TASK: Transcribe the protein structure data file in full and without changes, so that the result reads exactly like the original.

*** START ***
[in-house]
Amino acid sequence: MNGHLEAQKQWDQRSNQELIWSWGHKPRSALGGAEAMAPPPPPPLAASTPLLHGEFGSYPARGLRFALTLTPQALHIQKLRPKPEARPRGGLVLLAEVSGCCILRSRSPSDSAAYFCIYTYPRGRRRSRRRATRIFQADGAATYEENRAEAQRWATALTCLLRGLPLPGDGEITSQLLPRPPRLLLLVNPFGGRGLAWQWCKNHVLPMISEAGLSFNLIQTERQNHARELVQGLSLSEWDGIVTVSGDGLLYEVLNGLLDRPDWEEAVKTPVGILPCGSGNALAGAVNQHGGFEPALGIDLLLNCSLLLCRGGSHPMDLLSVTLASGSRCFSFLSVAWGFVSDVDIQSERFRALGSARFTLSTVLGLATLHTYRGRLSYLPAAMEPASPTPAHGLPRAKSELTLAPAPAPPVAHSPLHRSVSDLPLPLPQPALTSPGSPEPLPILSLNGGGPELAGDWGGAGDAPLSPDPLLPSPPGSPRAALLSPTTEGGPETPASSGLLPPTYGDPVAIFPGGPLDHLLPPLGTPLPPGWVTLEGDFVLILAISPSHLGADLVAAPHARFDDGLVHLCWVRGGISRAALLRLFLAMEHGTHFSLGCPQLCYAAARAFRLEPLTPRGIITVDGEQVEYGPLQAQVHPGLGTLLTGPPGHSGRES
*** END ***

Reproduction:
[in-house]
Amino acid sequence: MNGHLEAQKQWDQRSNQELIWSWGHKPRSALGGAEAMAPPPPPPLAASTPLLHGEFGSYPARGLRFALTLTPQALHIQKLRPKPEARPRGGLVLLAEVSGCCILRSRSPSDSAAYFCIYTYPRGRRRSRRRATRIFQADGAATYEENRAEAQRWATALTCLLRGLPLPGDGEITSQLLPRPPRLLLLVNPFGGRGLAWQWCKNHVLPMISEAGLSFNLIQTERQNHARELVQGLSLSEWDGIVTVSGDGLLYEVLNGLLDRPDWEEAVKTPVGILPCGSGNALAGAVNQHGGFEPALGIDLLLNCSLLLCRGGSHPMDLLSVTLASGSRCFSFLSVAWGFVSDVDIQSERFRALGSARFTLSTVLGLATLHTYRGRLSYLPAAMEPASPTPAHGLPRAKSELTLAPAPAPPVAHSPLHRSVSDLPLPLPQPALTSPGSPEPLPILSLNGGGPELAGDWGGAGDAPLSPDPLLPSPPGSPRAALLSPTTEGGPETPASSGLLPPTYGDPVAIFPGGPLDHLLPPLGTPLPPGWVTLEGDFVLILAISPSHLGADLVAAPHARFDDGLVHLCWVRGGISRAALLRLFLAMEHGTHFSLGCPQLCYAAARAFRLEPLTPRGIITVDGEQVEYGPLQAQVHPGLGTLLTGPPGHSGRES